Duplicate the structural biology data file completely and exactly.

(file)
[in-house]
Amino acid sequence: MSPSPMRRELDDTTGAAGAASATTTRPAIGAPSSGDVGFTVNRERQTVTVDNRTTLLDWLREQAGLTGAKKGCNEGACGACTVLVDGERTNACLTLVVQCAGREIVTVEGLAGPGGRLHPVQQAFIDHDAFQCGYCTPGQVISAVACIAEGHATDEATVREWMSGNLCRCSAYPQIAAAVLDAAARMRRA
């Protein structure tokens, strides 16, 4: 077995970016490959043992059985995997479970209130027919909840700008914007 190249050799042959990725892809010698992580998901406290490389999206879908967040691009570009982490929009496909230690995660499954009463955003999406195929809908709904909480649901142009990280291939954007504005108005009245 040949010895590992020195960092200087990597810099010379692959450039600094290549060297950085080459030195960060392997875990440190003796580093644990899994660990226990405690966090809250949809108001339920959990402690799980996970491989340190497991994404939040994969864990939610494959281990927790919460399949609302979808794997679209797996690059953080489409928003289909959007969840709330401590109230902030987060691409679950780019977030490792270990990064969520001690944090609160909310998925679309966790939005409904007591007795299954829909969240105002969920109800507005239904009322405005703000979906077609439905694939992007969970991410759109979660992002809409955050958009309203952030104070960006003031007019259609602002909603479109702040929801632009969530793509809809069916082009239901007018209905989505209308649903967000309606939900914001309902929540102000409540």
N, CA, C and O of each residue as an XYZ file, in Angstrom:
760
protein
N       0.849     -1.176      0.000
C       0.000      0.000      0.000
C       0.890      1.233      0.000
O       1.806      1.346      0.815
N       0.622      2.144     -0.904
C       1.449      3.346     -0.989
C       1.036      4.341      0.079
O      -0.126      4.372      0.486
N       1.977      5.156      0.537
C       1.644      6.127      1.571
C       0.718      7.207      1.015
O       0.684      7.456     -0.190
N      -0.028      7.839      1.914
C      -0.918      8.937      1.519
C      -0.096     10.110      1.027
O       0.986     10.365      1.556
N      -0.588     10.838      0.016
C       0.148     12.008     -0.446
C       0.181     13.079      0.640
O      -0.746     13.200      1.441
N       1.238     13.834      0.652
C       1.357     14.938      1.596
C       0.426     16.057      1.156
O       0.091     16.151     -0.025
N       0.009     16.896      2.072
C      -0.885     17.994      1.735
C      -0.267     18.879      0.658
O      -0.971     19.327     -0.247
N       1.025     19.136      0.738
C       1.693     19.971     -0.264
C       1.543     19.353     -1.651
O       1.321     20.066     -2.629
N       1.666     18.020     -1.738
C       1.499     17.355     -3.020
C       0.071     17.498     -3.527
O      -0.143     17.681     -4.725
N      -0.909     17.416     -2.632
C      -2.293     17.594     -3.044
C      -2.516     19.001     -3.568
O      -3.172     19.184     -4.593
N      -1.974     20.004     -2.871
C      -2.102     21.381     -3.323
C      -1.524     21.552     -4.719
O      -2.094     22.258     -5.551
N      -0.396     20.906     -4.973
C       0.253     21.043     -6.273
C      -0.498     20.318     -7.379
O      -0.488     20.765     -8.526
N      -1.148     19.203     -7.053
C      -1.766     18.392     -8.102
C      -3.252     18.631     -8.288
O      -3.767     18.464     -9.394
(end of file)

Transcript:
[in-house]
Amino acid sequence: MSPSPMRRELDDTTGAAGAASATTTRPAIGAPSSGDVGFTVNRERQTVTVDNRTTLLDWLREQAGLTGAKKGCNEGACGACTVLVDGERTNACLTLVVQCAGREIVTVEGLAGPGGRLHPVQQAFIDHDAFQCGYCTPGQVISAVACIAEGHATDEATVREWMSGNLCRCSAYPQIAAAVLDAAARMRRA
């Protein structure tokens, strides 16, 4: 077995970016490959043992059985995997479970209130027919909840700008914007 190249050799042959990725892809010698992580998901406290490389999206879908967040691009570009982490929009496909230690995660499954009463955003999406195929809908709904909480649901142009990280291939954007504005108005009245 040949010895590992020195960092200087990597810099010379692959450039600094290549060297950085080459030195960060392997875990440190003796580093644990899994660990226990405690966090809250949809108001339920959990402690799980996970491989340190497991994404939040994969864990939610494959281990927790919460399949609302979808794997679209797996690059953080489409928003289909959007969840709330401590109230902030987060691409679950780019977030490792270990990064969520001690944090609160909310998925679309966790939005409904007591007795299954829909969240105002969920109800507005239904009322405005703000979906077609439905694939992007969970991410759109979660992002809409955050958009309203952030104070960006003031007019259609602002909603479109702040929801632009969530793509809809069916082009239901007018209905989505209308649903967000309606939900914001309902929540102000409540």
N, CA, C and O of each residue as an XYZ file, in Angstrom:
760
protein
N       0.849     -1.176      0.000
C       0.000      0.000      0.000
C       0.890      1.233      0.000
O       1.806      1.346      0.815
N       0.622      2.144     -0.904
C       1.449      3.346     -0.989
C       1.036      4.341      0.079
O      -0.126      4.372      0.486
N       1.977      5.156      0.537
C       1.644      6.127      1.571
C       0.718      7.207      1.015
O       0.684      7.456     -0.190
N      -0.028      7.839      1.914
C      -0.918      8.937      1.519
C      -0.096     10.110      1.027
O       0.986     10.365      1.556
N      -0.588     10.838      0.016
C       0.148     12.008     -0.446
C       0.181     13.079      0.640
O      -0.746     13.200      1.441
N       1.238     13.834      0.652
C       1.357     14.938      1.596
C       0.426     16.057      1.156
O       0.091     16.151     -0.025
N       0.009     16.896      2.072
C      -0.885     17.994      1.735
C      -0.267     18.879      0.658
O      -0.971     19.327     -0.247
N       1.025     19.136      0.738
C       1.693     19.971     -0.264
C       1.543     19.353     -1.651
O       1.321     20.066     -2.629
N       1.666     18.020     -1.738
C       1.499     17.355     -3.020
C       0.071     17.498     -3.527
O      -0.143     17.681     -4.725
N      -0.909     17.416     -2.632
C      -2.293     17.594     -3.044
C      -2.516     19.001     -3.568
O      -3.172     19.184     -4.593
N      -1.974     20.004     -2.871
C      -2.102     21.381     -3.323
C      -1.524     21.552     -4.719
O      -2.094     22.258     -5.551
N      -0.396     20.906     -4.973
C       0.253     21.043     -6.273
C      -0.498     20.318     -7.379
O      -0.488     20.765     -8.526
N      -1.148     19.203     -7.053
C      -1.766     18.392     -8.102
C      -3.252     18.631     -8.288
O      -3.767     18.464     -9.394